Inaugural Address: The Role of Banks in SME Finance

On Friday, the 20th of February, Lars Norden, Professor of Banking and Finance, presented his inaugural address entitled ‘The Role of Banks in SME Finance’.

About the Inaugural Address

In his inaugural address Lars Norden will reflect on the role of banks in SME finance. There are at least two reasons why this topic is interesting. SMEs represent around 99% of all firms in the European Union. Second, SMEs are more informationally opaque, more risky, more financially constrained and more bank-dependent than large firms, which creates serious challenges for lenders. Norden will focus on lending technologies such as relationship lending and trade credit that emerged to cope with key challenges in SME finance. He will raise the following questions: Do lending technologies work? Who benefits? Are there differences across countries? What do SMEs do when banks cut lending?

He will summarize two recent empirical studies and draw two main conclusions. The first conclusion is that relationship lending works. Evidence from a meta-analysis in a cross-country context shows that on average borrowers benefit from relationship lending by obtaining more credit and/or lower loan rates. Furthermore, bank competition makes benefits for borrowers more likely. The second conclusion is that trade credit has limited scope to replace bank debt when the latter is subject to a shock. SMEs in Europe have countered a shock to their bank debt to some extent with trade credit. However, substitution has become difficult during the financial crisis and was only possible for a subset of firms: the ones with better credit quality and intermediate financial constraints.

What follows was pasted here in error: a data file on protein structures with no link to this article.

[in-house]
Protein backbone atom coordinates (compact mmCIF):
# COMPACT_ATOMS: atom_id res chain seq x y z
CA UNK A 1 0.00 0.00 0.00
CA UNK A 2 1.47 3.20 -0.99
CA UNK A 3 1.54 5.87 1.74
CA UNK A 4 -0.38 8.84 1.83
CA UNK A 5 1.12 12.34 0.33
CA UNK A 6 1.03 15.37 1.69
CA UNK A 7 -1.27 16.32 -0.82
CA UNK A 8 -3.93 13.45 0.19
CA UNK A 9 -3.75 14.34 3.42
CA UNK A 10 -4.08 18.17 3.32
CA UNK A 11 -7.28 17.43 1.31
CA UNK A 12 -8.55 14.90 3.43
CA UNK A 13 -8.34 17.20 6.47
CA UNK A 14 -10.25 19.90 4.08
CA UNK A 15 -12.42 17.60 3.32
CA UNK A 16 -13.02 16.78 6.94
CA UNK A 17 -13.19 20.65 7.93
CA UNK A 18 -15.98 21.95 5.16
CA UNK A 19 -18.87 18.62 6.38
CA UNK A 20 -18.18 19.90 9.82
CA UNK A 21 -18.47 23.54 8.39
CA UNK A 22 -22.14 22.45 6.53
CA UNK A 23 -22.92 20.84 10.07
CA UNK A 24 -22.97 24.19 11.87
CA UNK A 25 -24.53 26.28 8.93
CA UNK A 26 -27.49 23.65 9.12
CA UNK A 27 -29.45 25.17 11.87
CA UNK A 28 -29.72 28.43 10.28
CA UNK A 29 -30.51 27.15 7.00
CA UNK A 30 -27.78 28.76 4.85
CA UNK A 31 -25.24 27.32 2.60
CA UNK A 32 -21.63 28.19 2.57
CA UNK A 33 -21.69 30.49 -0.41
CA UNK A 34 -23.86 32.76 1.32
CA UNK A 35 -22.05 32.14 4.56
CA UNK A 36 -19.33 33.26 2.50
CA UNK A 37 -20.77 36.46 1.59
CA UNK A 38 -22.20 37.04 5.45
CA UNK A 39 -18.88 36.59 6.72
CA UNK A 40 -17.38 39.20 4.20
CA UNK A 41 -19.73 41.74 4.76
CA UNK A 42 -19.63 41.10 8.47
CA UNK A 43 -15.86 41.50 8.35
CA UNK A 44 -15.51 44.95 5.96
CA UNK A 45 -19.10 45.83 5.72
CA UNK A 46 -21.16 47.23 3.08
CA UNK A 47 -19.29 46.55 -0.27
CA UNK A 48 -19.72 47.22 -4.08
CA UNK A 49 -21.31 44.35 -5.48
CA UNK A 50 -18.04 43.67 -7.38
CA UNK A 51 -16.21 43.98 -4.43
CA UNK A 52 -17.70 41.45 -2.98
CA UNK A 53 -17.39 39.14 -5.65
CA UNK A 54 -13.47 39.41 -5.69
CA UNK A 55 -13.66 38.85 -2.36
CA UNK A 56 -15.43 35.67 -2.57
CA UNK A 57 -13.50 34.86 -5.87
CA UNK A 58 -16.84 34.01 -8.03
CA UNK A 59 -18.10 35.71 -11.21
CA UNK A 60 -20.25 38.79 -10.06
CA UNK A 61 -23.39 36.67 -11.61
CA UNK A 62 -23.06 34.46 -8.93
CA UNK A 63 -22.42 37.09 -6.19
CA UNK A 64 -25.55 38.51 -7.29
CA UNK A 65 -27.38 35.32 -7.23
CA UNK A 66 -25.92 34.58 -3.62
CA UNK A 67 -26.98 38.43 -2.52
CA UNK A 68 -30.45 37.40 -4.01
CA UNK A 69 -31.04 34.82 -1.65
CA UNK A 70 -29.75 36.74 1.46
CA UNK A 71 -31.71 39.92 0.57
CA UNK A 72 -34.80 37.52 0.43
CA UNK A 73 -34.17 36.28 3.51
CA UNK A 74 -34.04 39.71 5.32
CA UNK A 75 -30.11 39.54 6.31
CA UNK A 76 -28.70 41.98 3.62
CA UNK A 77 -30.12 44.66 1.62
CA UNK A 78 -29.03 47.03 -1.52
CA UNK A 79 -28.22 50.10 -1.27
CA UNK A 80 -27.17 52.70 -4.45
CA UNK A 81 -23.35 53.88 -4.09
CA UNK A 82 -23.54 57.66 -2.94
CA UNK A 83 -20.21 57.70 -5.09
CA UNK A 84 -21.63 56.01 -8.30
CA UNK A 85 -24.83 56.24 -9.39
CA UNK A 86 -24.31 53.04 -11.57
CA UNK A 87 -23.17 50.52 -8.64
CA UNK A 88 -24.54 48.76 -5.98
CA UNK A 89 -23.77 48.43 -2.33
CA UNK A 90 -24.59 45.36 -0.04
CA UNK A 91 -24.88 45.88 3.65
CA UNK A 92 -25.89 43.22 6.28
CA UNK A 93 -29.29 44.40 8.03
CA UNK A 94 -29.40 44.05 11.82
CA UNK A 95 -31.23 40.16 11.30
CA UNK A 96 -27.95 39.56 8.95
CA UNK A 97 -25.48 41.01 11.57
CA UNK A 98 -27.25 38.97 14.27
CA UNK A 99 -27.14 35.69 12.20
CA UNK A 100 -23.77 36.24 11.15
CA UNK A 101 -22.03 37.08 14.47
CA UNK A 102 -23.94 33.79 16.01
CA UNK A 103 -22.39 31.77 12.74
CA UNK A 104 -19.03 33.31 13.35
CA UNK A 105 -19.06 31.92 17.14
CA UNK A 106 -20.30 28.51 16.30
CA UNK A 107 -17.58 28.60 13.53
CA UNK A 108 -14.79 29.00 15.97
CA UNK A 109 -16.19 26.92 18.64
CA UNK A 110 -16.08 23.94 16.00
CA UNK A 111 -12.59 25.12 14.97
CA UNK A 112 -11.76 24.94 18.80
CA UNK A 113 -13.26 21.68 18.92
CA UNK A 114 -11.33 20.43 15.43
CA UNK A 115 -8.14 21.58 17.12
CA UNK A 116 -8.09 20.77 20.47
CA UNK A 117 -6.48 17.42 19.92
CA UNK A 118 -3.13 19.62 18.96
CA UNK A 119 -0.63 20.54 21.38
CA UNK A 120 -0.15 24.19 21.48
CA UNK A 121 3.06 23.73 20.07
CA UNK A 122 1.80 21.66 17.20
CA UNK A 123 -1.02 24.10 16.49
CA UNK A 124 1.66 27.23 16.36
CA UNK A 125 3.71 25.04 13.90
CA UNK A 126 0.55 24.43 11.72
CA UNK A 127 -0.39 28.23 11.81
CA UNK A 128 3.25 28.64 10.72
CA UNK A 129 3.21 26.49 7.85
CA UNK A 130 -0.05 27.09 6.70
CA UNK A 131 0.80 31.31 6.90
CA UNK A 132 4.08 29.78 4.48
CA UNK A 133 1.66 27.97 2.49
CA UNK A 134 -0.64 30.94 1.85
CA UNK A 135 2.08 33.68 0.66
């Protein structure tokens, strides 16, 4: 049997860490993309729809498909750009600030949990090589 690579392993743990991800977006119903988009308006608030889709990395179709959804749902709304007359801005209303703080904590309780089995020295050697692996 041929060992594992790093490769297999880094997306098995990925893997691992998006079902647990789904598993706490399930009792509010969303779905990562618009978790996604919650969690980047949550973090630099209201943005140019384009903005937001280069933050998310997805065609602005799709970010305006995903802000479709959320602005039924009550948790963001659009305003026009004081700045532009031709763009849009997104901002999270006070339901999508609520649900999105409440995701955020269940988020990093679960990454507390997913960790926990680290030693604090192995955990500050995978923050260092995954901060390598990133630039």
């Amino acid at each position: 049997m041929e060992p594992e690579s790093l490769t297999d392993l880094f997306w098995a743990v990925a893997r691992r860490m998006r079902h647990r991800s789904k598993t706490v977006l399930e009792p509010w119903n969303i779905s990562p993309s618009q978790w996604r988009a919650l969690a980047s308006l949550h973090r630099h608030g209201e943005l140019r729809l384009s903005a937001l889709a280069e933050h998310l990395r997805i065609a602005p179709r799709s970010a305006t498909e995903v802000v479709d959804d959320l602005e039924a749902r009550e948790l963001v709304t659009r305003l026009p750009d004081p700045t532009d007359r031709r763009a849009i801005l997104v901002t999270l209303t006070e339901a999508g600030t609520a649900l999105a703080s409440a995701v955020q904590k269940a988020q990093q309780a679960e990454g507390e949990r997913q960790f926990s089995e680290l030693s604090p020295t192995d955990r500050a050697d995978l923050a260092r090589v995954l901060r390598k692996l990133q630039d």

About Lars Norden

Professor Norden obtained the chair of Banking and Finance at the Rotterdam School of Management, Erasmus University (RSM) on April 1, 2014, which is endowed by the Erasmus Trust Fund. This chair was created to promote top-notch research on bank lending, especially SME finance, credit risk, information production and sharing, and bank regulation and accounting. Norden is Fellow at the European Banking Center, Duisenberg Research Fellow, and he has been a visiting researcher at the Getulio Vargas Foundation, Indiana University and the Research Center of the Deutsche Bundesbank. He holds a doctoral degree in business administration from the University of Mannheim and graduate degrees from the University of Mannheim and ESSEC Business School. He is a regular presenter at top conferences and his work has been published in the leading academic journals. Norden teaches on banking, corporate finance and credit risk.

Photos: Chris Gorzeman / Capital Images